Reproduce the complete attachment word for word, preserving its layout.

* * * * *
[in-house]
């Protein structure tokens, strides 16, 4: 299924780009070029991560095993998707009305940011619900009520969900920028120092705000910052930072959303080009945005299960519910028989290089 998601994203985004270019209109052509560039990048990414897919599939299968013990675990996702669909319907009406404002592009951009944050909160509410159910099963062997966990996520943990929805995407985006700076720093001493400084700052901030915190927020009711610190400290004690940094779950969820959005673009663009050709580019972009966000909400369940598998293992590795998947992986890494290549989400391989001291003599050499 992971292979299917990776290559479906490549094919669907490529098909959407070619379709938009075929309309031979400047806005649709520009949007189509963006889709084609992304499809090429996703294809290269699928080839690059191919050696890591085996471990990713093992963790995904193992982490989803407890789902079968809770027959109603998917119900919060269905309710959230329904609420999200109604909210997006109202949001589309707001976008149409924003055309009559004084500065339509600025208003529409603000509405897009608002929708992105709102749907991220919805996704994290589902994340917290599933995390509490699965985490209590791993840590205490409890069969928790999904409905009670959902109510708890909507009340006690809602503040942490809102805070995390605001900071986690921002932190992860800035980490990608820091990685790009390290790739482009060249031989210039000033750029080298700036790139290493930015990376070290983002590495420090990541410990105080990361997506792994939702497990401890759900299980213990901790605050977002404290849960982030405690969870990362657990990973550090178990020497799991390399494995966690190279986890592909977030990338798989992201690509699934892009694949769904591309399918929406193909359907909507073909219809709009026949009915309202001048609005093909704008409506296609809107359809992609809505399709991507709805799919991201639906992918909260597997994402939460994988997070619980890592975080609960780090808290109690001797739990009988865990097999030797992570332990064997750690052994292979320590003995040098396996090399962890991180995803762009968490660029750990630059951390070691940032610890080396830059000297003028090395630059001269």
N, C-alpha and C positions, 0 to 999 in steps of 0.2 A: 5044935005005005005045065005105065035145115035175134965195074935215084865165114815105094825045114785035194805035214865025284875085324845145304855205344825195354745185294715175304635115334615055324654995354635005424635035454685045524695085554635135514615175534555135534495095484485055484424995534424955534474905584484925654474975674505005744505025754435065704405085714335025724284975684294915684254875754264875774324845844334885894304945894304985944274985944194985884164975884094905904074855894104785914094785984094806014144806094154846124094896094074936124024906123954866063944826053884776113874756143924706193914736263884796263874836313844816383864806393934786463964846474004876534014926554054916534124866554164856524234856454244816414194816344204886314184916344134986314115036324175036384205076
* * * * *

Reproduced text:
[in-house]
């Protein structure tokens, strides 16, 4: 299924780009070029991560095993998707009305940011619900009520969900920028120092705000910052930072959303080009945005299960519910028989290089 998601994203985004270019209109052509560039990048990414897919599939299968013990675990996702669909319907009406404002592009951009944050909160509410159910099963062997966990996520943990929805995407985006700076720093001493400084700052901030915190927020009711610190400290004690940094779950969820959005673009663009050709580019972009966000909400369940598998293992590795998947992986890494290549989400391989001291003599050499 992971292979299917990776290559479906490549094919669907490529098909959407070619379709938009075929309309031979400047806005649709520009949007189509963006889709084609992304499809090429996703294809290269699928080839690059191919050696890591085996471990990713093992963790995904193992982490989803407890789902079968809770027959109603998917119900919060269905309710959230329904609420999200109604909210997006109202949001589309707001976008149409924003055309009559004084500065339509600025208003529409603000509405897009608002929708992105709102749907991220919805996704994290589902994340917290599933995390509490699965985490209590791993840590205490409890069969928790999904409905009670959902109510708890909507009340006690809602503040942490809102805070995390605001900071986690921002932190992860800035980490990608820091990685790009390290790739482009060249031989210039000033750029080298700036790139290493930015990376070290983002590495420090990541410990105080990361997506792994939702497990401890759900299980213990901790605050977002404290849960982030405690969870990362657990990973550090178990020497799991390399494995966690190279986890592909977030990338798989992201690509699934892009694949769904591309399918929406193909359907909507073909219809709009026949009915309202001048609005093909704008409506296609809107359809992609809505399709991507709805799919991201639906992918909260597997994402939460994988997070619980890592975080609960780090808290109690001797739990009988865990097999030797992570332990064997750690052994292979320590003995040098396996090399962890991180995803762009968490660029750990630059951390070691940032610890080396830059000297003028090395630059001269």
N, C-alpha and C positions, 0 to 999 in steps of 0.2 A: 5044935005005005005045065005105065035145115035175134965195074935215084865165114815105094825045114785035194805035214865025284875085324845145304855205344825195354745185294715175304635115334615055324654995354635005424635035454685045524695085554635135514615175534555135534495095484485055484424995534424955534474905584484925654474975674505005744505025754435065704405085714335025724284975684294915684254875754264875774324845844334885894304945894304985944274985944194985884164975884094905904074855894104785914094785984094806014144806094154846124094896094074936124024906123954866063944826053884776113874756143924706193914736263884796263874836313844816383864806393934786463964846474004876534014926554054916534124866554164856524234856454244816414194816344204886314184916344134986314115036324175036384205076